For India, studies on valuation of ecosystem services are also abundant. According to the Indian Ministry of Statistics and Programme Implementation, the contribution of ecosystem services from forests to the Gross Domestic Product (GDP) of India is 1.23 percent. Some initial estimations include: the water supply benefits of Almora forests;[42]  environmental degradation in India;[43]  the willingness to pay of urban residents for conservation of Borivilli National Park;[44] the ecosystem services of the Yamuna Basin;[45] the value of carbon storage of Indian forests;[46] and the value of tourism and recreation of the Keoladeo National Park.[47]

Other studies include the ones by Haripriya (1999),[48] which revealed that forest resources contribute around 2.9 percent to the Adjusted Net Domestic product of the country; there was also Manoharan (2000)[49] and Verma (2000).[50] Some interesting studies on mangrove ecosystem services also followed.[51], [52], [53]

A host of studies were published during the initial years of the 2010s, including those by Badola et al. (2010),[54]  Vandermeulen et al. (2011),[55] and World Bank (2013).[56]  A series of comprehensive assessments of values of Indian forests’ ecosystem services have also been conducted.[57],[58],[59] Under the TEEB-India initiative, Brij Gopal and Dinesh Marothia’s study[60] on the economic analysis of Ken-Betwa link talked of Panna Tiger Reserve valuation, but it entailed a sketchy account of taking averages of values of two forests from Verma et al (2015),[61] namely, Kanha and Ranthambor.  There are many other TEEB-India studies that have followed conventional approaches, e.g. the one in Uttara Kannada district of Western Ghats, though based on field based evidence, provides some estimates on provisioning services like timber, fuelwood, and non-timber forest products, regulating service like carbon sequestration, and recreation as cultural service.[62] The recent accounts on ecosystem services valuation in India include studies conducted for Nagarhole National Park in Karnataka,[63]  Pakke Tiger Reserve in Arunachal Pradesh,[64] and  for Terai Arc Landscape (TAL) in Uttarakhand,[65] and the phase 2 of the tiger reserve’s ecosystem service valuation.[66]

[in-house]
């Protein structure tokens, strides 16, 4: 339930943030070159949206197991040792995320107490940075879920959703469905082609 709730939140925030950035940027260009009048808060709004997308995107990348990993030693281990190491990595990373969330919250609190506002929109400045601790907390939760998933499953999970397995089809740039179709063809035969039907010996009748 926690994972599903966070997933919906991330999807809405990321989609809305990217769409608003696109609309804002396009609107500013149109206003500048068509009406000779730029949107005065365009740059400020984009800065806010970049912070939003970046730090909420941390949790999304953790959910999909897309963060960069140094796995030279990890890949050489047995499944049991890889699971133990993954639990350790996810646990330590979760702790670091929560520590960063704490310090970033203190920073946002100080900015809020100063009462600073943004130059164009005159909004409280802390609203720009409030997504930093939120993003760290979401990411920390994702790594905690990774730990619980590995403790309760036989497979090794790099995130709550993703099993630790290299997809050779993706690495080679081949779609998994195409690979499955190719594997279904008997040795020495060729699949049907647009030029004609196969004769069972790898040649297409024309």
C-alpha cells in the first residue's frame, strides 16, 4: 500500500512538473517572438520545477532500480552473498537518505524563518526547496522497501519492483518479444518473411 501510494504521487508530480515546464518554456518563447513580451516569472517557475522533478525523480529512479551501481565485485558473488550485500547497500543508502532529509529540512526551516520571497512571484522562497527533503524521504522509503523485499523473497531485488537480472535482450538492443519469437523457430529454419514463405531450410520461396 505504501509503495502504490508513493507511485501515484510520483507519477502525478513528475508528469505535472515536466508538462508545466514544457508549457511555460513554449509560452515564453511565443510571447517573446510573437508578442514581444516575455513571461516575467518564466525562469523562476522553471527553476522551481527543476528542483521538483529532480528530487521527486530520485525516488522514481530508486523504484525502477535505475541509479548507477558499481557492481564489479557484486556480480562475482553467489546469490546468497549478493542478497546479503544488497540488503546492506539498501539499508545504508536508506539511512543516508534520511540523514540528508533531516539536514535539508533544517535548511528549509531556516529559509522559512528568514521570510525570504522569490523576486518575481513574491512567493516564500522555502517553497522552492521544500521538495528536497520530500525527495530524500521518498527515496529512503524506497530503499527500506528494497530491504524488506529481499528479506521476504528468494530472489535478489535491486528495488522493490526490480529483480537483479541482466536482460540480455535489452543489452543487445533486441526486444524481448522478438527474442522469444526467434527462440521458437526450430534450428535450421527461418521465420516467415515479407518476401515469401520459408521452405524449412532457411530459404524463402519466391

While the values emerging from these studies have been interpreted in different fashions, literature linking the values to the broader developmental paradigm is absent in Indian policymaking. India is also lacking in a better articulation of the ecosystem-livelihoods and the ecosystem-economy linkage in the broader development paradigm. 

2.1 Three applications

This section highlights three different applications of valuation of ecosystem services at three different scales and contexts: the Kunigal wetlands in the southern state of India, Karnataka; the Terai Arc Landscape (TAL) in Uttarakhand; and the Indian Sundarbans Delta (ISD).[d] Various ecological economic valuation methods have been used to arrive at the values shown in Tables 1, 2 and 3. The methods entail a combination of various approaches: from revealed preference approaches to benefit transfers (getting values from past estimates on similar physical set-ups) to production function approaches (mathematical economic and econometric methods).[67] (See appendix for a summary of the methods.) 

2.1.1 The Kunigal Wetlands

Wetlands play a vital role in: contributing to food security by enabling direct availability of products such as fish, crops, wild fruits and vegetables; providing cash income from sale of raw materials and processed products; and contributing to increased crop and livestock yields as a result of improved productivity from use of water, silt, and through climate moderation. They also support various regulating (carbon sequestration, microclimate regulation) and cultural services (tourism).

Fig. 2

Source: WWF India

Kunigal wetland is a peri-urban wetland located between 13.02°N and 77.03°E at an average elevation of 773 meters in Kunigal, Tumkur district of Karnataka. The lake has a total spread area of 416.20 ha and a gross water storage capacity of 532.2 MCFT. The lake is mainly fed by the Hemavathi River and from the rainwater from the catchment area of 33,914 ha. The catchment mainly includes agricultural land, barren land, and scrubland. The Lake provides habitat for fish-breeding, water for domestic and agriculture, support for local biodiversity including migratory birds, aquatic vegetation, flood control, purification of wastewater, and groundwater recharge, among other services. The lake is also an important religious place, with a shrine dedicated to the local deity, the Someshwara temple.

The biodiversity of the lake includes 63 species of resident and migratory species of birds, and many fish species as well. The local people have been using the lake resources since ancient times to sustain their livelihoods. At present, the lake is leased to a fishing cooperative to culture and harvest commercial fish.

The lake is surrounded by a number of villages and the town of Kunigal. The current study selected three villages in the lake’s vicinity: Bagenahalli, Neelathalli and Mavanakatte playa. The total population of these villages were 1903 (920 males and 983 females) in 530 households in 2011. The villages have a primary school and there are no high schools, secondary schools or college.